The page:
From: Philippe Verdy (email@example.com)
Date: Wed Oct 29 2003 - 14:06:32 CST
From: "Jim Allan" <firstname.lastname@example.org>
> Kent Karlson posted:
> > COMBINING COMMA BELOW is not "attached", even though cedilla is.
> > A turned comma above is not _attached_ above...
> Correct. COMBINING COMMA BELOW belongs to combining class 220.
> However by Unicode specifications both it and an attached lower cedilla
> on _g_ may be rendered by unattached turned comma above which interacts
> with characters not in their respective combining classes. And this new
> turned comma above of necessity would always be applied before normal
> upper class 230 diacritics.
> I don't see anything wrong with this in itself, but it is not what the
> standard wording about combining classes suggests when taken on its own.
This is another example where it seems that the standard combining class
uses for data interchange is not very appropriate for rendering in fonts.
May be there could be another set of combining classes defined that describe
more precisely hos characters interact, and that would allow defining a
similar normalized form generated by layout engines before using fonts data
This set of combining classes could be defined by reference of the combining
classes already defined in the UCD, with a override file specifying
overrides needed for rendering.
As opposed to the UCD, this class override file could specify either new
combining values for individual characters, but may be also for groups of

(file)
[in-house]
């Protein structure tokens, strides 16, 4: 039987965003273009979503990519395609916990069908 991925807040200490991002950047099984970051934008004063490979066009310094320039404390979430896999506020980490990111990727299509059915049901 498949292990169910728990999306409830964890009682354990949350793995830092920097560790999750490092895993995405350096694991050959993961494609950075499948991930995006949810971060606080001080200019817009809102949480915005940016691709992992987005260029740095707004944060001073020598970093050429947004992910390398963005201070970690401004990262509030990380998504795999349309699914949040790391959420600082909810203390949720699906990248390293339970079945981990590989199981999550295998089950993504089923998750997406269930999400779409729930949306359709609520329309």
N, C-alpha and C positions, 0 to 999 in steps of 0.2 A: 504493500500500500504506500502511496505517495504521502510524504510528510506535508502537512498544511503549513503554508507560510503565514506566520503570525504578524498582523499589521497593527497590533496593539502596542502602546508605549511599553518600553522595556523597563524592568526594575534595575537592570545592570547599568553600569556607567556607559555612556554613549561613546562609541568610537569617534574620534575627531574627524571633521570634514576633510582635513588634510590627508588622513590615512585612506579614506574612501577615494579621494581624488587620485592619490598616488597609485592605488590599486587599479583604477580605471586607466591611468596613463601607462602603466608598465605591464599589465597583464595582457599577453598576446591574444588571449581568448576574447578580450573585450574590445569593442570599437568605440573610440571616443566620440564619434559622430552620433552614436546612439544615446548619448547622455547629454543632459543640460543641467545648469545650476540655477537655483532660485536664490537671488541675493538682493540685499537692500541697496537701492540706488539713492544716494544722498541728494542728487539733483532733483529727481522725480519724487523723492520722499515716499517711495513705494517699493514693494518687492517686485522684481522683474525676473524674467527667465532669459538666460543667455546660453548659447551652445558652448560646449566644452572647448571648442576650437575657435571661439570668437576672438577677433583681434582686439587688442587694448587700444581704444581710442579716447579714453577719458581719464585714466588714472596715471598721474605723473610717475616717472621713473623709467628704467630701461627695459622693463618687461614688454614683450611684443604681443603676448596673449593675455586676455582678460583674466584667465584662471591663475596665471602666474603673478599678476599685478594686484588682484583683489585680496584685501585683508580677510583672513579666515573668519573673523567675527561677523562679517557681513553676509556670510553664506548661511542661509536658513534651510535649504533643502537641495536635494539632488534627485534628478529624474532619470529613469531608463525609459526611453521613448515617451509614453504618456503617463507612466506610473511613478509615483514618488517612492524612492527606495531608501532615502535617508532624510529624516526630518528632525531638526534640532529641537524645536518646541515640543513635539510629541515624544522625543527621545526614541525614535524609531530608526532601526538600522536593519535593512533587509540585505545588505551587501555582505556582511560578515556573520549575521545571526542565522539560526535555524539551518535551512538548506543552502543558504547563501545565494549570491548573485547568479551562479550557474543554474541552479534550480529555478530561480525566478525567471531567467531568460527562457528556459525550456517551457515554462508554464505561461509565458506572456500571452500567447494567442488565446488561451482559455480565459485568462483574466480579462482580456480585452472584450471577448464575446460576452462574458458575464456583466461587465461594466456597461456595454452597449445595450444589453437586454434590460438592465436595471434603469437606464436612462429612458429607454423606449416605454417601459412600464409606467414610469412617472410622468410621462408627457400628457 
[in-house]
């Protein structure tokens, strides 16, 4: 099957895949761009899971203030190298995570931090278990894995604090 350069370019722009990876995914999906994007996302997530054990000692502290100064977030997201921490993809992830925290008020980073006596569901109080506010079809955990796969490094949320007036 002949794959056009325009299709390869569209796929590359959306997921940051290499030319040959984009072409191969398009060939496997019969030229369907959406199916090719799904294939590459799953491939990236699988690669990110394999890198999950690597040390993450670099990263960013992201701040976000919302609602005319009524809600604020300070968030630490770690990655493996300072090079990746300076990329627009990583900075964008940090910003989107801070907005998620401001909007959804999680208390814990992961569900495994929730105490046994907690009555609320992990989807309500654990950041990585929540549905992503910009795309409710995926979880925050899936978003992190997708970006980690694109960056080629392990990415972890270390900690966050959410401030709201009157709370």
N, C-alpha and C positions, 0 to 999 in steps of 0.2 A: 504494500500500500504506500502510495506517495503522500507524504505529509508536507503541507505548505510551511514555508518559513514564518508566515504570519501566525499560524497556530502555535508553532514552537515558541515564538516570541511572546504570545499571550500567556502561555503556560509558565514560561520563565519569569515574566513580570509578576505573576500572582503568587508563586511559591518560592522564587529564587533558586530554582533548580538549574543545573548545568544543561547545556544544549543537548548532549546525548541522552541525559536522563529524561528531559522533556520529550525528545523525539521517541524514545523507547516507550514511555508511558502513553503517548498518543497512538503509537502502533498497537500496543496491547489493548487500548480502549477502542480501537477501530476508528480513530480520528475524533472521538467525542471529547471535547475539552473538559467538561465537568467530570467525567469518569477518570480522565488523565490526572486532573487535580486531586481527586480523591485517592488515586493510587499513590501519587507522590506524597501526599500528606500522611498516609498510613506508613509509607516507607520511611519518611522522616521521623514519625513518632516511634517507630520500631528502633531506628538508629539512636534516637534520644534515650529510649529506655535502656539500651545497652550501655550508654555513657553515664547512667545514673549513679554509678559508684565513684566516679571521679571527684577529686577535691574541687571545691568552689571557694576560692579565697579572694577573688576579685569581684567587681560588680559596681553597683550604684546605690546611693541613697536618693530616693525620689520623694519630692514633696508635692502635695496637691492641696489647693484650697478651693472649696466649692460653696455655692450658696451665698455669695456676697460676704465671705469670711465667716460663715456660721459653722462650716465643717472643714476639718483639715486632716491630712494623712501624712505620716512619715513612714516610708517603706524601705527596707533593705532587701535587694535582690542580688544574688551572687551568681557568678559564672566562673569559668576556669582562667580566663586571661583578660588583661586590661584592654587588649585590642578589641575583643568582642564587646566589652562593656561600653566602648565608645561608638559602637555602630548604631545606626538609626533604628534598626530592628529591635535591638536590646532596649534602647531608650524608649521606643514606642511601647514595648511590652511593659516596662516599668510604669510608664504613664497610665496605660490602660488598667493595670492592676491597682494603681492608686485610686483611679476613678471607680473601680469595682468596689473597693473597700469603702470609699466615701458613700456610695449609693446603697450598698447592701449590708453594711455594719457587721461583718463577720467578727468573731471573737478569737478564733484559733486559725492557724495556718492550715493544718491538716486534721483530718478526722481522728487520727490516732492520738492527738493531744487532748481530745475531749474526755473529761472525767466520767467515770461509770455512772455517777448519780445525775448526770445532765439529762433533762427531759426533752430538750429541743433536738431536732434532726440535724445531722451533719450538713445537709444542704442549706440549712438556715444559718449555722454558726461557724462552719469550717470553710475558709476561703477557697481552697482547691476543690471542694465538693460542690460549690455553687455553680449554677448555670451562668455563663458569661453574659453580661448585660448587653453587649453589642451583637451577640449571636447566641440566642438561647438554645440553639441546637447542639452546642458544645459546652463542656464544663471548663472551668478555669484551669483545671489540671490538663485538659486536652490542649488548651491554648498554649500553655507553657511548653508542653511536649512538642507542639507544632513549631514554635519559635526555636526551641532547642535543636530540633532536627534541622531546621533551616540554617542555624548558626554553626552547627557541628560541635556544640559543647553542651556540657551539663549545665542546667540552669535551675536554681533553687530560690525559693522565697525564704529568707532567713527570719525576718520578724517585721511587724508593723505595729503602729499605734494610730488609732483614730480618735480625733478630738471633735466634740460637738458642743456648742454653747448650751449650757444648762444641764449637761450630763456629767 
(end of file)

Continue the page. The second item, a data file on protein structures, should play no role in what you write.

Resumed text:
There's currently such file with a related role, defined mostly for
collation purpose in Thai and Lao where specific characters are reordered.
However this is for another reason than combining and rendering as this is
used on base characters (i.e. distinct combining sequences).
For the case of Hebrew, such combining class override tool would also be
useful. But theree may also exist other specificities that may require other
sets of combining class values. For now we know two 3 applications that
benefit from such extended combining classes: string identity for
interchange (through NF* normalizations), collation (a particular but
complex case of transformation of strings into sub-clusters items),
rendering, why not other similar classes for other transforms like
word-breaking, line-breaking and hyphenation, standard transliterations...
Should Unicode publish such extra properties, to help improve
interoperability of common algorithms that are working on Unicode-encoded
texts, so that they will produce similar results? I think this set of extra
properties could also help font designers to improve their multilanguage
support, and benefit to users, i.e. those that create and edit encoded
texts, those that print or read it, those that search text. It would also
avoid inserting so many unneeded format control characters to get the
expected result, and would promote the adoption of a common encoding model
for grapheme clusters.
This archive was generated by hypermail 2.1.5 : Thu Jan 18 2007 - 15:54:25 CST